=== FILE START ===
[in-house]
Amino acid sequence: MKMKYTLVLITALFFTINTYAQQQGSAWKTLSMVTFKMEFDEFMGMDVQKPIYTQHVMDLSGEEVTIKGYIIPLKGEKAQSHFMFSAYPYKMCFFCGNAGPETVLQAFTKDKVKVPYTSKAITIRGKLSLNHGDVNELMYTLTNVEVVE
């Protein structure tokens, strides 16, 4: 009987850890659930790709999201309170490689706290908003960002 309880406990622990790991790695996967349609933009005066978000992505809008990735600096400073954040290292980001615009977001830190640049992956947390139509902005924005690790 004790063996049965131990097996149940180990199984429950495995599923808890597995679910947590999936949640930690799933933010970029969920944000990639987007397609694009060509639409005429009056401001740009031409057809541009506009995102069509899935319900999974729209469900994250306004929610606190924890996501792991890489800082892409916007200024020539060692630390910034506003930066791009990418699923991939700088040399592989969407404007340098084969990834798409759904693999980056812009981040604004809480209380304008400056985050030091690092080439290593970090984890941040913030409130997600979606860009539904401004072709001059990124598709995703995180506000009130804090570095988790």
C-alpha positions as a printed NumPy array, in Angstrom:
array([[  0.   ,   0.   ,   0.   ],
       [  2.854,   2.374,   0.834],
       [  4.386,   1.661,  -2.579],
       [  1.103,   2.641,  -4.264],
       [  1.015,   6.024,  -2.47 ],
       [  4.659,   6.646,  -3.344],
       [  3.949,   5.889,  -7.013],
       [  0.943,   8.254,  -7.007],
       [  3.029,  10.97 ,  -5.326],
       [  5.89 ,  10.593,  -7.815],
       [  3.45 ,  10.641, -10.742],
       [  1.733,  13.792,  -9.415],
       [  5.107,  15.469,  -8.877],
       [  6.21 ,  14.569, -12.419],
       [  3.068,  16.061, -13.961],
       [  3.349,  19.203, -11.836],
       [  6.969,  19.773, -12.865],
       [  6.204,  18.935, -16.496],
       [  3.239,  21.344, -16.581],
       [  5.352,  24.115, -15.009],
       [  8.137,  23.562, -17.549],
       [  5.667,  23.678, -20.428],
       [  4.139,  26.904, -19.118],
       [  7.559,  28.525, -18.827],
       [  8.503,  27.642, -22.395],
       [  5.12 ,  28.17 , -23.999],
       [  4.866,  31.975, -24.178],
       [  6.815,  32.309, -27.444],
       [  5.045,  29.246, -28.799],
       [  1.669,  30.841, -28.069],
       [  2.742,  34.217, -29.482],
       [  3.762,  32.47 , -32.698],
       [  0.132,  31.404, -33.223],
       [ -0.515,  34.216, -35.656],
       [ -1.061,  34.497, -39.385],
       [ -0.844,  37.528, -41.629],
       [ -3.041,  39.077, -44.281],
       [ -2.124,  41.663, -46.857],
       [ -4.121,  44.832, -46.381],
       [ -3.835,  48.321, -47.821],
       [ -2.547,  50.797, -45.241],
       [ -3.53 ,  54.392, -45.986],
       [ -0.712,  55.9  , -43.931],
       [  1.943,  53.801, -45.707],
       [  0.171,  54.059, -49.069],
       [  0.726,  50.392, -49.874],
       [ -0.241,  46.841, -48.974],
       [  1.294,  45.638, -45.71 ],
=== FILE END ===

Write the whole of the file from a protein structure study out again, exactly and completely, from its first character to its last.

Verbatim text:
[in-house]
Amino acid sequence: MKMKYTLVLITALFFTINTYAQQQGSAWKTLSMVTFKMEFDEFMGMDVQKPIYTQHVMDLSGEEVTIKGYIIPLKGEKAQSHFMFSAYPYKMCFFCGNAGPETVLQAFTKDKVKVPYTSKAITIRGKLSLNHGDVNELMYTLTNVEVVE
């Protein structure tokens, strides 16, 4: 009987850890659930790709999201309170490689706290908003960002 309880406990622990790991790695996967349609933009005066978000992505809008990735600096400073954040290292980001615009977001830190640049992956947390139509902005924005690790 004790063996049965131990097996149940180990199984429950495995599923808890597995679910947590999936949640930690799933933010970029969920944000990639987007397609694009060509639409005429009056401001740009031409057809541009506009995102069509899935319900999974729209469900994250306004929610606190924890996501792991890489800082892409916007200024020539060692630390910034506003930066791009990418699923991939700088040399592989969407404007340098084969990834798409759904693999980056812009981040604004809480209380304008400056985050030091690092080439290593970090984890941040913030409130997600979606860009539904401004072709001059990124598709995703995180506000009130804090570095988790």
C-alpha positions as a printed NumPy array, in Angstrom:
array([[  0.   ,   0.   ,   0.   ],
       [  2.854,   2.374,   0.834],
       [  4.386,   1.661,  -2.579],
       [  1.103,   2.641,  -4.264],
       [  1.015,   6.024,  -2.47 ],
       [  4.659,   6.646,  -3.344],
       [  3.949,   5.889,  -7.013],
       [  0.943,   8.254,  -7.007],
       [  3.029,  10.97 ,  -5.326],
       [  5.89 ,  10.593,  -7.815],
       [  3.45 ,  10.641, -10.742],
       [  1.733,  13.792,  -9.415],
       [  5.107,  15.469,  -8.877],
       [  6.21 ,  14.569, -12.419],
       [  3.068,  16.061, -13.961],
       [  3.349,  19.203, -11.836],
       [  6.969,  19.773, -12.865],
       [  6.204,  18.935, -16.496],
       [  3.239,  21.344, -16.581],
       [  5.352,  24.115, -15.009],
       [  8.137,  23.562, -17.549],
       [  5.667,  23.678, -20.428],
       [  4.139,  26.904, -19.118],
       [  7.559,  28.525, -18.827],
       [  8.503,  27.642, -22.395],
       [  5.12 ,  28.17 , -23.999],
       [  4.866,  31.975, -24.178],
       [  6.815,  32.309, -27.444],
       [  5.045,  29.246, -28.799],
       [  1.669,  30.841, -28.069],
       [  2.742,  34.217, -29.482],
       [  3.762,  32.47 , -32.698],
       [  0.132,  31.404, -33.223],
       [ -0.515,  34.216, -35.656],
       [ -1.061,  34.497, -39.385],
       [ -0.844,  37.528, -41.629],
       [ -3.041,  39.077, -44.281],
       [ -2.124,  41.663, -46.857],
       [ -4.121,  44.832, -46.381],
       [ -3.835,  48.321, -47.821],
       [ -2.547,  50.797, -45.241],
       [ -3.53 ,  54.392, -45.986],
       [ -0.712,  55.9  , -43.931],
       [  1.943,  53.801, -45.707],
       [  0.171,  54.059, -49.069],
       [  0.726,  50.392, -49.874],
       [ -0.241,  46.841, -48.974],
       [  1.294,  45.638, -45.71 ],